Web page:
Accellion's kiteworks hybrid EFSS platform has been well-received by users. Its single-pane-of-glass view can help manage common environments, such as SharePoint and Documentum, as well as additional EFSS products, such as Box and Dropbox. Hybrid tools are especially beneficial for global enterprises that are more complex or have specific requirements mandating where users can transfer or store certain types of files. For example, Syncplicity's PrivacyRegions feature allows users to seamlessly share folders and files with others and still adhere to region-specific protection and residency regulations.
Sharing and collaboration
Given its integration with widely used Office 365 applications, Microsoft OneDrive stands out in terms of collaboration. Additional vendors that support collaborative content sharing, both internal and external to the organization, include Citrix ShareFile through its Microsoft Office 365 coediting and Microsoft Outlook plug-in. ShareFile also integrates business workflows tailored to specific industries, such as accounting and healthcare, and simplifies the e-signature process. Egnyte integrates with Google Apps accounts, as well as Office 365, Active Directory and Microsoft Azure, and allows users to create and assign specific action items or tasks to maximize the collaboration capabilities. Similarly, AirWatch by VMware has something called Content Locker that provides a single access point to content across more than 30 content repositories, such as OneDrive and Dropbox.
An important aspect of EFSS technology that admins often take for granted is file sync. The chosen tool should ensure that content based locally or in the cloud is available anytime, anywhere regardless of whether the user is on a traditional computer, smartphone or tablet. Vendors with file synchronization capabilities that stand out in a positive way include Syncplicity and Dropbox. However, all EFSS vendors can meet basic file-sharing and synchronization needs -- hence their name and categorization. For example, Box allows for automatic updates on new file creations and file edits so that collaborators are always in the loop. Additionally, Box Sync allows users to access and share files from any device across their environment.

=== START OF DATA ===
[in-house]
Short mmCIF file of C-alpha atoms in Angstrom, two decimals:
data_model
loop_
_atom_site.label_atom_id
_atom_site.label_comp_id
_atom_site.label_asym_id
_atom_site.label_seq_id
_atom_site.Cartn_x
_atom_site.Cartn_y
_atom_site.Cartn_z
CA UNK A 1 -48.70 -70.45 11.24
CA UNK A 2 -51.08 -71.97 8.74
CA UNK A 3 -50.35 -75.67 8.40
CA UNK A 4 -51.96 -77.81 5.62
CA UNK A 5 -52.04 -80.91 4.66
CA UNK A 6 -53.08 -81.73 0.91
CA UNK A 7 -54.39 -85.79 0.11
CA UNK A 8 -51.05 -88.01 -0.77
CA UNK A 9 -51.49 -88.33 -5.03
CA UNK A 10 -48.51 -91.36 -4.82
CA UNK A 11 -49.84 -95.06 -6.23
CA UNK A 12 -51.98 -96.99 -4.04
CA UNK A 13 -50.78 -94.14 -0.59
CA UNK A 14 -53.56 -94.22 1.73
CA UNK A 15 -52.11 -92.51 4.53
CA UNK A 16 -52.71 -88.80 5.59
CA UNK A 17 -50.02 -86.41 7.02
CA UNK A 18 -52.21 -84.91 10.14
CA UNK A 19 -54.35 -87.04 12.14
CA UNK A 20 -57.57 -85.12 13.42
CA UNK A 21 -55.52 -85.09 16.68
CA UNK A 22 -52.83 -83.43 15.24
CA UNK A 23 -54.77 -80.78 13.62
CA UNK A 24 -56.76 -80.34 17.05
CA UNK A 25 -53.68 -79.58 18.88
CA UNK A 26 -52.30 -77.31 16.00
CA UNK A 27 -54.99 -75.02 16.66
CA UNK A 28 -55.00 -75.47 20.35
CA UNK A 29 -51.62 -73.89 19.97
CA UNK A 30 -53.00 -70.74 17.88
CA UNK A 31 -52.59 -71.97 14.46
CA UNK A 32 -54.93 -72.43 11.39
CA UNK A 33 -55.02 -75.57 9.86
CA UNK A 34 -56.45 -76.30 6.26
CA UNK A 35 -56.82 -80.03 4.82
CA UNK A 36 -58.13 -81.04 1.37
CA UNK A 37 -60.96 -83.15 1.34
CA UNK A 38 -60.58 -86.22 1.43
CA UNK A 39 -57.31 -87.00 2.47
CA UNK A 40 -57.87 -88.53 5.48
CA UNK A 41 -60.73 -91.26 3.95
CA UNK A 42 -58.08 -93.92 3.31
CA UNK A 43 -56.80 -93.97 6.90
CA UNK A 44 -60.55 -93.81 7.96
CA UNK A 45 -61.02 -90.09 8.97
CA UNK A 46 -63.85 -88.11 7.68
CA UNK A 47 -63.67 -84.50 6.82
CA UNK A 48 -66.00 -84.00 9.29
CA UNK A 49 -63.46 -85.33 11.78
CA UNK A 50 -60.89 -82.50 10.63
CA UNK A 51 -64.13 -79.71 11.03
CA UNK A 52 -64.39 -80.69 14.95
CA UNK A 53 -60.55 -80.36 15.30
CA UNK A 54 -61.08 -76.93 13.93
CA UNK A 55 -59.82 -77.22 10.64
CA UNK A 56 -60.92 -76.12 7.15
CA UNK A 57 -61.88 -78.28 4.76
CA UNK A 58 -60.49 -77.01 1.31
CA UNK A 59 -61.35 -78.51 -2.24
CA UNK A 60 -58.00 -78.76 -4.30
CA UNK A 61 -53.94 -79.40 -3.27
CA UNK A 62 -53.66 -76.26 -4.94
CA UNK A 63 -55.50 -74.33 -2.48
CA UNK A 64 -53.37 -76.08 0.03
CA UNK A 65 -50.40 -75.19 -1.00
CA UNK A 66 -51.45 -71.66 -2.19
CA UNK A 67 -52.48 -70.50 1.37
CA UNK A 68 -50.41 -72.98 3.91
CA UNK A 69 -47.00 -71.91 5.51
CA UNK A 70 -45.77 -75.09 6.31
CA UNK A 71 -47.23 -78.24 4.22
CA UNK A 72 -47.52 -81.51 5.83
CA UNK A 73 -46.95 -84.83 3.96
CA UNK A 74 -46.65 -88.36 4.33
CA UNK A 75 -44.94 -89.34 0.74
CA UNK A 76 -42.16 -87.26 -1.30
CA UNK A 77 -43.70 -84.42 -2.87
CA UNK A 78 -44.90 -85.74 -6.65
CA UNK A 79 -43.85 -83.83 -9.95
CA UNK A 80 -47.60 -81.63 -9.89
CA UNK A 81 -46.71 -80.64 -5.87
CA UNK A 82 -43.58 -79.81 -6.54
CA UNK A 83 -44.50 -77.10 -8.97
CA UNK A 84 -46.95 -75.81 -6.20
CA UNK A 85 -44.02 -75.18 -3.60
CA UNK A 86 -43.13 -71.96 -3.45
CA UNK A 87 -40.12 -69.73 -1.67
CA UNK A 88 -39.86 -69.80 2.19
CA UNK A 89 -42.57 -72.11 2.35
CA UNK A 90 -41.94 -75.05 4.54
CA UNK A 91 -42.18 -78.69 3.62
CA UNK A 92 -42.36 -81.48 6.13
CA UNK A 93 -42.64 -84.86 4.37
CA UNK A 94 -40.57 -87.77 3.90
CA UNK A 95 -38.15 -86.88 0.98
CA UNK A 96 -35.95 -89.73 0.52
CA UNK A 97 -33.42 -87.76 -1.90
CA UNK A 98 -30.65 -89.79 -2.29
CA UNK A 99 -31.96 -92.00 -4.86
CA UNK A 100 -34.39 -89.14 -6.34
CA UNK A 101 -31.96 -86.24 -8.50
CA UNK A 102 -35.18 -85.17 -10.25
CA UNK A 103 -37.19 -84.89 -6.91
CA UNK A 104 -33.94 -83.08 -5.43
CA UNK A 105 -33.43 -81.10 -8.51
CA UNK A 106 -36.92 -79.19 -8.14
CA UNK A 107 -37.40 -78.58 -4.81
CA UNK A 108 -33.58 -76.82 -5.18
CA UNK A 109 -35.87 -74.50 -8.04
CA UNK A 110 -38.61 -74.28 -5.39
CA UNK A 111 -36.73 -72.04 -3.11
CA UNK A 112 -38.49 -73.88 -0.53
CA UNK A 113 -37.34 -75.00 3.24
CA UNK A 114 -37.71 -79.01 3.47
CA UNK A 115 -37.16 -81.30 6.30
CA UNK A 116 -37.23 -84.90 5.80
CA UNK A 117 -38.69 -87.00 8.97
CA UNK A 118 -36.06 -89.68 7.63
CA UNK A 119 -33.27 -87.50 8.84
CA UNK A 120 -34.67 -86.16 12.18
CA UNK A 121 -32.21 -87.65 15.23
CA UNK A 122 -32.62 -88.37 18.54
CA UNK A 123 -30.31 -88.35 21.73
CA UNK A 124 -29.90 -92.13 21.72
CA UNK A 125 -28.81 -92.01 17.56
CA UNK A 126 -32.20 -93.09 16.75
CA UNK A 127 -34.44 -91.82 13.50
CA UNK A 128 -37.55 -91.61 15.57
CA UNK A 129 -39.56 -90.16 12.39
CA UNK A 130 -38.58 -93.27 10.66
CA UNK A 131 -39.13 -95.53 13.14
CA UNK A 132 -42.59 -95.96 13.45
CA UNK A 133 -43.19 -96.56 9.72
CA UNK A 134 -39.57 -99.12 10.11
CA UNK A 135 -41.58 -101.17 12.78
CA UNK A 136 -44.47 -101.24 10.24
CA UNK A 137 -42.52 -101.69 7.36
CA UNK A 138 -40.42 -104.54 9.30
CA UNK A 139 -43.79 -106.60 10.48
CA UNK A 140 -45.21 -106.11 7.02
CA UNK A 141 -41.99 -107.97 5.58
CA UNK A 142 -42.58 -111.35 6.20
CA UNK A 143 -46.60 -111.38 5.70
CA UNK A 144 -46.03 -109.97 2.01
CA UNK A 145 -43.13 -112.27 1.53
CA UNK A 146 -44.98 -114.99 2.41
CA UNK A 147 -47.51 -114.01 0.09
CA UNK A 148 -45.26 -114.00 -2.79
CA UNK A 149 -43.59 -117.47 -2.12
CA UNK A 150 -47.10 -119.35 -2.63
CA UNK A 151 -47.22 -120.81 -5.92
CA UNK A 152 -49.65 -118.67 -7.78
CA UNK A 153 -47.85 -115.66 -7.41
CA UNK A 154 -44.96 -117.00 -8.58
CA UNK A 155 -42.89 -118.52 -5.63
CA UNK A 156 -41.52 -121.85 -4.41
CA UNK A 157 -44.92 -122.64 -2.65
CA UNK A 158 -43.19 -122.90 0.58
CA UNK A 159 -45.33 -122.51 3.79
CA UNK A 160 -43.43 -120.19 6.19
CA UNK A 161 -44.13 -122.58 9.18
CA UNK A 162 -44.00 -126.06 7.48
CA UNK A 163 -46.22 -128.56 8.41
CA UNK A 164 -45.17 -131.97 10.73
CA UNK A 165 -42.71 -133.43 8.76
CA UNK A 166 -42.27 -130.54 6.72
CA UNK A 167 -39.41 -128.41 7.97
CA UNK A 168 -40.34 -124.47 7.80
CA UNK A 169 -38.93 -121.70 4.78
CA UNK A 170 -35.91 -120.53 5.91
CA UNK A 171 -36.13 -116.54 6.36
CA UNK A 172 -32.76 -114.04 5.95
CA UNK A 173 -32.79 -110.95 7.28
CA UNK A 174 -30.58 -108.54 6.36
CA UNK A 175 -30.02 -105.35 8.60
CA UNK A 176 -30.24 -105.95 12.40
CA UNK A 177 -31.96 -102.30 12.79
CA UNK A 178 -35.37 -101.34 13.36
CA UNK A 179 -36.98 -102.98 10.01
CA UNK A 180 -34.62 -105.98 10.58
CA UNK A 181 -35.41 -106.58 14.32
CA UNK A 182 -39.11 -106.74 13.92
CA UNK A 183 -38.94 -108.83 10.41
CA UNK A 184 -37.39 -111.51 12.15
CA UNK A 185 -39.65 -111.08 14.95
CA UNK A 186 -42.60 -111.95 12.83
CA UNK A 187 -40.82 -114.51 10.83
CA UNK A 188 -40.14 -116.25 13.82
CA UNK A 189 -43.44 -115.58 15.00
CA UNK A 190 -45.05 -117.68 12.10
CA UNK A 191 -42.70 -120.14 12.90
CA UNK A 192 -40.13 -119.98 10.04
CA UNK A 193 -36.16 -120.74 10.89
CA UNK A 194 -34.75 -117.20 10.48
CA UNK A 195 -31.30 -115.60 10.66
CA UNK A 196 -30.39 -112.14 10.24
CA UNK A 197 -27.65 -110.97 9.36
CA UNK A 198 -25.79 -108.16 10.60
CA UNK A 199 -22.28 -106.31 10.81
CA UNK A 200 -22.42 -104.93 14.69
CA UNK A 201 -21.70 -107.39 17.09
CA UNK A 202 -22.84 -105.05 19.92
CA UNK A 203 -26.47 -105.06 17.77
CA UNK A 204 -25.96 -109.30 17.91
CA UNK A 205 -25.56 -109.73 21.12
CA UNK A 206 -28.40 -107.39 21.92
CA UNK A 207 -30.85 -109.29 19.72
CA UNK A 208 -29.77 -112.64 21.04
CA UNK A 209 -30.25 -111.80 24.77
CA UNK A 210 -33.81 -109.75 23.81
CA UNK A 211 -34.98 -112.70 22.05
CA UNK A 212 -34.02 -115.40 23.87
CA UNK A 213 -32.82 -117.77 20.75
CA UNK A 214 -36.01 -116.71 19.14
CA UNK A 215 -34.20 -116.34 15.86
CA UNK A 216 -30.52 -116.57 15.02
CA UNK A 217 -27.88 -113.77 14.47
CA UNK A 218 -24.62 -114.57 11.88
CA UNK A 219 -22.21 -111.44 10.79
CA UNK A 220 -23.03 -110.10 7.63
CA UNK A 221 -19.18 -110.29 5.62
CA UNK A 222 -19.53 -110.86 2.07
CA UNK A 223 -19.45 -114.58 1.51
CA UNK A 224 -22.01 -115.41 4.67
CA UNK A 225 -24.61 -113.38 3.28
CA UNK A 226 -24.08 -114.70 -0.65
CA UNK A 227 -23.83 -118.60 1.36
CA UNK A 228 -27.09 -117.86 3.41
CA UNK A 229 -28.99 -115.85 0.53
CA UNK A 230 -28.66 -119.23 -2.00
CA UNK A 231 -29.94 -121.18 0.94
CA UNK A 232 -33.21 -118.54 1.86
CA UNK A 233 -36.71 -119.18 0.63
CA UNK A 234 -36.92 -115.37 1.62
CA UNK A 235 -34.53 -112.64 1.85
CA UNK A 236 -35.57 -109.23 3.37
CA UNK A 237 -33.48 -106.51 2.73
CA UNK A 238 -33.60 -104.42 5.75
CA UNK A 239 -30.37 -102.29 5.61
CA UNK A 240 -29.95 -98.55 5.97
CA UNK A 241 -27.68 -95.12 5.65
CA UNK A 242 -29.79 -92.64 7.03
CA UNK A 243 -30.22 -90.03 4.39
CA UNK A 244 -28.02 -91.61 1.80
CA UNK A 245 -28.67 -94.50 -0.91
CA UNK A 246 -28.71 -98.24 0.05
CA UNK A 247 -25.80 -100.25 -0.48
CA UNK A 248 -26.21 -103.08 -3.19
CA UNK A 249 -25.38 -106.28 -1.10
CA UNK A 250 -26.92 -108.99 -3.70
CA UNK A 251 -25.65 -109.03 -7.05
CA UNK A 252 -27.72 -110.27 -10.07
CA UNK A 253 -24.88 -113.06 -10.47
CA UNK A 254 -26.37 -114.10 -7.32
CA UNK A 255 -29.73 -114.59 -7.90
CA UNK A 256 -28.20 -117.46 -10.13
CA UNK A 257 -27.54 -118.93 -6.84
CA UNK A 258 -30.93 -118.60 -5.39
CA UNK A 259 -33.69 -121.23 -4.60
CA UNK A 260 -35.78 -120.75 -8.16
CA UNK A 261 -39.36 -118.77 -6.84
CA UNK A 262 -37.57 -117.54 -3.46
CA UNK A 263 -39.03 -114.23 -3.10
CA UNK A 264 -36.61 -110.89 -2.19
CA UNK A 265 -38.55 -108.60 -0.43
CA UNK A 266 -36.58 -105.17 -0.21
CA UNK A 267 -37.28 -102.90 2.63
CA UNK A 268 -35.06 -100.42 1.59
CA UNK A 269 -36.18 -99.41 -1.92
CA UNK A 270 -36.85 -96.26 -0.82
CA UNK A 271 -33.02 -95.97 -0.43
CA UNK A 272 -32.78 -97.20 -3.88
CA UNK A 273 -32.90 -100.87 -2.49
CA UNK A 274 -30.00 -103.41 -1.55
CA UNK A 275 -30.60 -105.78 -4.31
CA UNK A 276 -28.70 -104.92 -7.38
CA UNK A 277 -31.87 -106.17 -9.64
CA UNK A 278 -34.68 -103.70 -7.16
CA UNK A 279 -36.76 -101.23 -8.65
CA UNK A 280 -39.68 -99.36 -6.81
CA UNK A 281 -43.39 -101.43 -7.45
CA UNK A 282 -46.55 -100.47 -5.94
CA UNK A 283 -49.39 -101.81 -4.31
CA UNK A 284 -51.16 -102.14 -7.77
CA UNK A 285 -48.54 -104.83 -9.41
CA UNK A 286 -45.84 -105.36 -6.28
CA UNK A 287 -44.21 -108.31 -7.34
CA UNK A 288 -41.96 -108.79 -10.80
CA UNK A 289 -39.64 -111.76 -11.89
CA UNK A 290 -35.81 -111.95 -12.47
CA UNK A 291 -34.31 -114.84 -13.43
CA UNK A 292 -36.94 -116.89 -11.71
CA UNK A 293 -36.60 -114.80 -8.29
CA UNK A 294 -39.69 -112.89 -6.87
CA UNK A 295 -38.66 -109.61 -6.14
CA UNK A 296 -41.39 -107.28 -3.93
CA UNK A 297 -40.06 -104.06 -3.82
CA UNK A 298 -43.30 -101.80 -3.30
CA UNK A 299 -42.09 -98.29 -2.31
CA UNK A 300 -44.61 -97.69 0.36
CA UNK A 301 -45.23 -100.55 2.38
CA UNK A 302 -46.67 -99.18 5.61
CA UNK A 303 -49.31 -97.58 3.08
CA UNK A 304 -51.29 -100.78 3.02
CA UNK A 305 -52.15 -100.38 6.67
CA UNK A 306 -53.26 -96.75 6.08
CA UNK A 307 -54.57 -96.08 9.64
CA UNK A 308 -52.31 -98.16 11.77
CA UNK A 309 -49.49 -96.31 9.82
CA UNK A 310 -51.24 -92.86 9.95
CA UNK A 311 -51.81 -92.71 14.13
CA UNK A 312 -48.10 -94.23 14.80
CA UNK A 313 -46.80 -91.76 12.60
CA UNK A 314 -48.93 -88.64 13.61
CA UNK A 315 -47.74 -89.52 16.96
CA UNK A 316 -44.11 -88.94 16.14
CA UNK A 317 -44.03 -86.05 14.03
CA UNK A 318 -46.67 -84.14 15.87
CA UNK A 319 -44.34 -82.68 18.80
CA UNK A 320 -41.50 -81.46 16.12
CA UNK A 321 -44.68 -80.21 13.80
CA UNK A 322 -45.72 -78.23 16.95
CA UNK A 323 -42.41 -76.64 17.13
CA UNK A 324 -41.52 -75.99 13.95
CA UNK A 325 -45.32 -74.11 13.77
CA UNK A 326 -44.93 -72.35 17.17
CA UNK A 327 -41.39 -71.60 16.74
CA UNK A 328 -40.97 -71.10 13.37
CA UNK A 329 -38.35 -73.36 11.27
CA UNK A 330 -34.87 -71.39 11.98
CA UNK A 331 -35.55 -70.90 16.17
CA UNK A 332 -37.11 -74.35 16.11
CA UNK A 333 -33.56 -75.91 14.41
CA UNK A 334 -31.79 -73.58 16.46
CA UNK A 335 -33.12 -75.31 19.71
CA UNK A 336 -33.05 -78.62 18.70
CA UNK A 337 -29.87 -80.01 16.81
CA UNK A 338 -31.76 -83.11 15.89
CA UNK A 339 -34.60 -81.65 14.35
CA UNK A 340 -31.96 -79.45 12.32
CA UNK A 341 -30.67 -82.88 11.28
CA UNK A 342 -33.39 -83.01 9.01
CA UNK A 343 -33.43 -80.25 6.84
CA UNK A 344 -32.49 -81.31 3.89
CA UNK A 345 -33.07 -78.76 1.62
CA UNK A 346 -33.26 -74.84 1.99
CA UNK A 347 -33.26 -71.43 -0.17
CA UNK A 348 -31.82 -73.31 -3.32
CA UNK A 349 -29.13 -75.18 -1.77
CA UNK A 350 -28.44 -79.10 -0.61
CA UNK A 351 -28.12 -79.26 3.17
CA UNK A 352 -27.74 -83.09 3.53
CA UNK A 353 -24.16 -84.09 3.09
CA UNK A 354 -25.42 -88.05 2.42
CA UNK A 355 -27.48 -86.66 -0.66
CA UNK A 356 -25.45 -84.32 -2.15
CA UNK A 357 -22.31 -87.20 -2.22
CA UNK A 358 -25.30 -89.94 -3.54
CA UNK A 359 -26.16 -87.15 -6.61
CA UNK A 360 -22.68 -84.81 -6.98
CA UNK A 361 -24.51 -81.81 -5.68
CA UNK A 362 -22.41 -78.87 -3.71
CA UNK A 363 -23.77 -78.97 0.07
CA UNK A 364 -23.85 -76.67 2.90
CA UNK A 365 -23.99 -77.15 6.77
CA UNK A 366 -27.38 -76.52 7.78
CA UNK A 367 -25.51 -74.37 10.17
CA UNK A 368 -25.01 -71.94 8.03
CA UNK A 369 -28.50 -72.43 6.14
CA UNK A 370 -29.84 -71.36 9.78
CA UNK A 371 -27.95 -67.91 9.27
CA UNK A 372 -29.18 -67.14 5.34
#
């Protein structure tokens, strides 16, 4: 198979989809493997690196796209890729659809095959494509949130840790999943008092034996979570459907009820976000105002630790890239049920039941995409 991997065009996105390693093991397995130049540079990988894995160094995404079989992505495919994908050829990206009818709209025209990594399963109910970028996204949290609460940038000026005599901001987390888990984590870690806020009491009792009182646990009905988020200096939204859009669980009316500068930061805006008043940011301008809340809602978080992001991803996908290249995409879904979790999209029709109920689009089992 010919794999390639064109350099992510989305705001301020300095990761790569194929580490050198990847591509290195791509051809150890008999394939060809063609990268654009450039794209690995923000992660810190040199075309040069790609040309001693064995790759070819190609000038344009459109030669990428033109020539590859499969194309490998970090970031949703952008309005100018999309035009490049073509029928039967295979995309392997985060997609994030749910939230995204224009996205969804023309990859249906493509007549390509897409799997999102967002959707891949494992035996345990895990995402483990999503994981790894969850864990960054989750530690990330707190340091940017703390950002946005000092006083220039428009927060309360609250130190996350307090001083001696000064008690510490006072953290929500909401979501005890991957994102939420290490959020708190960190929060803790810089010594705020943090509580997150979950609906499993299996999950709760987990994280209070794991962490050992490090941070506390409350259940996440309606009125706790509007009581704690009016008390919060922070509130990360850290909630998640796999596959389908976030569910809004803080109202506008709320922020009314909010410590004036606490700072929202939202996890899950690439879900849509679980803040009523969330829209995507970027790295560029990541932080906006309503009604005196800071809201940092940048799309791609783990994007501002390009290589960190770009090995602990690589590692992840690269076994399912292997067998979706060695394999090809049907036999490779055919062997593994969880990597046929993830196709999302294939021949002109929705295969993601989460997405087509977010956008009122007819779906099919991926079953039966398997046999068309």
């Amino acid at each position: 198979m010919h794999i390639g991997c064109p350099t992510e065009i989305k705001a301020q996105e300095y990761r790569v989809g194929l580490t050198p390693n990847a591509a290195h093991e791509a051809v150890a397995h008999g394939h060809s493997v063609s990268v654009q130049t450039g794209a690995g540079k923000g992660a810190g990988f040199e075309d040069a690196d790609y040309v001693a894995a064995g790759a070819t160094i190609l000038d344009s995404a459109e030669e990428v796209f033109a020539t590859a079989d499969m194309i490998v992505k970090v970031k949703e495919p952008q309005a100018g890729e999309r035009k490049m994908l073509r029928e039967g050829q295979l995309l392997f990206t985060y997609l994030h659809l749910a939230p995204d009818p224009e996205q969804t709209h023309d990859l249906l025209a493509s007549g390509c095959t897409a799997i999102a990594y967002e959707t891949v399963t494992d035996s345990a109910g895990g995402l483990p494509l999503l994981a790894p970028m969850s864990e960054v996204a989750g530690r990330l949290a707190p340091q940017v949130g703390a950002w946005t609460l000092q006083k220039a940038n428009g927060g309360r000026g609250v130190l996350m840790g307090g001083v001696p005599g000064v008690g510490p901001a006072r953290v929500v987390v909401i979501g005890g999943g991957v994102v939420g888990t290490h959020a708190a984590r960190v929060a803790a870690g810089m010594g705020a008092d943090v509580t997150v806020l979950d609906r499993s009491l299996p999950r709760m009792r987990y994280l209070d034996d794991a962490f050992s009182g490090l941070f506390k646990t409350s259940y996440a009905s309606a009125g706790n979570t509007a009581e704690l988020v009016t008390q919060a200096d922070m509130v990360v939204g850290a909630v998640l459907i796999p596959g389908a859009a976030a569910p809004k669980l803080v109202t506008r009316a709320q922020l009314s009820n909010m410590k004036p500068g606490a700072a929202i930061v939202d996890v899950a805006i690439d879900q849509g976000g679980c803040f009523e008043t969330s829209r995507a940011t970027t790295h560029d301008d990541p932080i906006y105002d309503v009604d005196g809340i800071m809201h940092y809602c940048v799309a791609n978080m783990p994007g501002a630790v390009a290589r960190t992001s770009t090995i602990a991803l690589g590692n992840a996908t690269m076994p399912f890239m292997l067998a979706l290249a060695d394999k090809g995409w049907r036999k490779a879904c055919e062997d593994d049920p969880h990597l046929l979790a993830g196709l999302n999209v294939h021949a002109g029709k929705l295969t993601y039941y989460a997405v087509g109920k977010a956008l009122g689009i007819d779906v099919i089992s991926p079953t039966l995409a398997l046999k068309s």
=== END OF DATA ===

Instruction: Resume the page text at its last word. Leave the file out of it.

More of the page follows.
Buyers must ask themselves what they need this capability to achieve for them. Are they looking for basic file synchronization or for integration with existing internal and cloud systems, such as Office 365 and other platforms? Perhaps there are specific mobile requirements that necessitate one vendor over the other? EFSS vendors each offer a slightly unique twist on file synchronization features, so it is important to know what you require from it.
User experience, collaboration capabilities and good, old-fashioned file sync are big factors for buyers to consider when analyzing their options. There are plenty of enterprise file sync-and-sharing tool options to choose from in the industry. What matters most is that you understand your specific business requirements and then search for the vendor who provides the best match. Try before you buy, if you can. Vendors such as Intralinks, Egnyte and Citrix -- among others -- offer free trials. Take them for a spin, and try them on all platforms in which they will be supported. With a good set of requirements and the right people providing feedback, you'll quickly know what the best match is so users safely and effectively share and collaborate on the files they need to do their jobs.
What businesses can gain from file sync-and-share tools
Read what to look for when making an EFSS technology purchase
Learn what features to look at when considering an EFSS app